Working from home, one year on – how to stay motivated
This time last year, the world was locking down as the COVID-19 pandemic swept across the globe.
One year on and so much has happened, or has it? As we enter what will be, for some people, the thirteenth month of working from home, we’re looking at how to stay motivated for what promises to be the final push.
1. Create structure
Arguably one of the best things about working from home is the lack of time and money spent commuting to and from the office every day, but while you may be better off financially, it can be argued that those extra few hours in bed in the morning are negated by the fact there is very little in the way of distinguishing home from work. No longer are we working from home, we’re living at work.
In order to undertake the mindset of going to work, a ‘fake commute’ has been adapted by those of us desiring a sense of ordinary. Be that incorporating exercise into a morning routine or making a takeaway style coffee to enjoy in a home office; creating that distinction between work and home can help provide structure to a day that may otherwise be indistinguishable from the rest.
2. Create that ‘office environment’
A home office setup differs from one person to the next, and while the quality of a previous office setup may have been dependent upon the type of relationship you had with your office manager, the current situation is very much governed by space. Over the past year, many have upgraded from a laptop at the kitchen table to a second monitor in the spare room-come-home office, but whatever your situation, one thing we can all agree on is that having that professional environment is conducive to productivity. Studies have shown that a private office is up to 15% more productive than an open office space, great for those home workers who live alone.
If, however, your space is shared with others, focus on smaller things like natural light, clean spaces and ultimately, comfort. Clearing away any unnecessary items when you sit down to work, soaking up some rays of sunshine and sitting on a chair that doesn’t have you slumping can have a massive impact on your comfort levels, which in turn will improve productivity and motivation.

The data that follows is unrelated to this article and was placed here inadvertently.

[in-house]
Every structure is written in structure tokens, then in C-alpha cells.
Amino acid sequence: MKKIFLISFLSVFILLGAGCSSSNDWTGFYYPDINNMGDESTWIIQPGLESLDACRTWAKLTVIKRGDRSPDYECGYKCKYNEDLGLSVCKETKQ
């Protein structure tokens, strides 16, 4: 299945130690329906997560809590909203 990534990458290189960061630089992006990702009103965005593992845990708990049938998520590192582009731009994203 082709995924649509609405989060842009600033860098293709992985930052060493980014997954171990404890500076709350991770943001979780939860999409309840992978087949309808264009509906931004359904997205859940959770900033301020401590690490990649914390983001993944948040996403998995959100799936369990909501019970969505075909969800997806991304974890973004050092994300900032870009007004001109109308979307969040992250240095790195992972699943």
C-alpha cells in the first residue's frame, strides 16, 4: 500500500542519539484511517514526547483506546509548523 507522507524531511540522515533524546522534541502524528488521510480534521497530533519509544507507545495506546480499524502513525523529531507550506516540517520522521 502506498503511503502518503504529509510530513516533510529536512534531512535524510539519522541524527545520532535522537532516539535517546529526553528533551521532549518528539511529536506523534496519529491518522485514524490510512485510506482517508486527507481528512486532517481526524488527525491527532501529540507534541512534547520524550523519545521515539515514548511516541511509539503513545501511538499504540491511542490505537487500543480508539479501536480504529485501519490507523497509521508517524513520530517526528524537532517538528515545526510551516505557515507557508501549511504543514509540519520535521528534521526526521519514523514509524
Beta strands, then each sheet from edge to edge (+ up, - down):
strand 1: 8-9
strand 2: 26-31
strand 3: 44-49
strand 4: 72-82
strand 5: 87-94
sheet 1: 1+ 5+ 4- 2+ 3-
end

3. Harness your creativity
We have all felt the effects of pandemic fatigue, be it lethargy at the thought of another day working from home or the innate view of a blank home office wall, summoning motivation doesn’t have to be as laboursome as you might think.
It can be very tempting to start the day by opening your laptop, replying to emails and completing simple admin tasks in your pyjamas from the comfort of your bed, however, studies have shown that creative connections within the brain are most active in the morning, thus the initial lug to the desk is well worth the resulting productivity.
If your pandemic fatigue has you struggling to concentrate for longer periods, the use of productivity apps such as Forest can help produce a sense of reward that’s only attainable from completing sixty minutes of uninterrupted work. Such as the nature of these tree planting productivity apps, the motivation that results from them can be sustainable. It has been proven that the link between serotonin and motivation lowers the perceived cost effort required, meaning you are more likely to complete tasks that result in gratification. Not only are you helping yourself, but you’re also helping the planet.
All of the tips and tricks we have heard over the last year are helpful but ultimately, mindset and mental health play a massive part in motivation. At a time when so much can feel uncontrollable, it is important to focus on what is in fact within our control. Breaking down large projects into smaller, more manageable tasks will help you feel more accomplished and make large amounts of work seem much less daunting.
So, while we power through what will hopefully be the last few months of working from home, don’t be disillusioned and idealise the future. Yes, the lumbar support that desk chair will offer will be euphoric and having office kitchen chit-chat with your colleagues will be welcomed back with (literal) open arms, but soon enough we’ll be back in the office, wearing ‘proper’ clothes and realise we miss the comfort of working from our bed, in our pyjamas, fake takeaway coffee in hand. Have a go at some of these tips and see if your motivation can be boosted. If all else fails, enjoy the final few months of saving commute money and working from the comfort of your own home.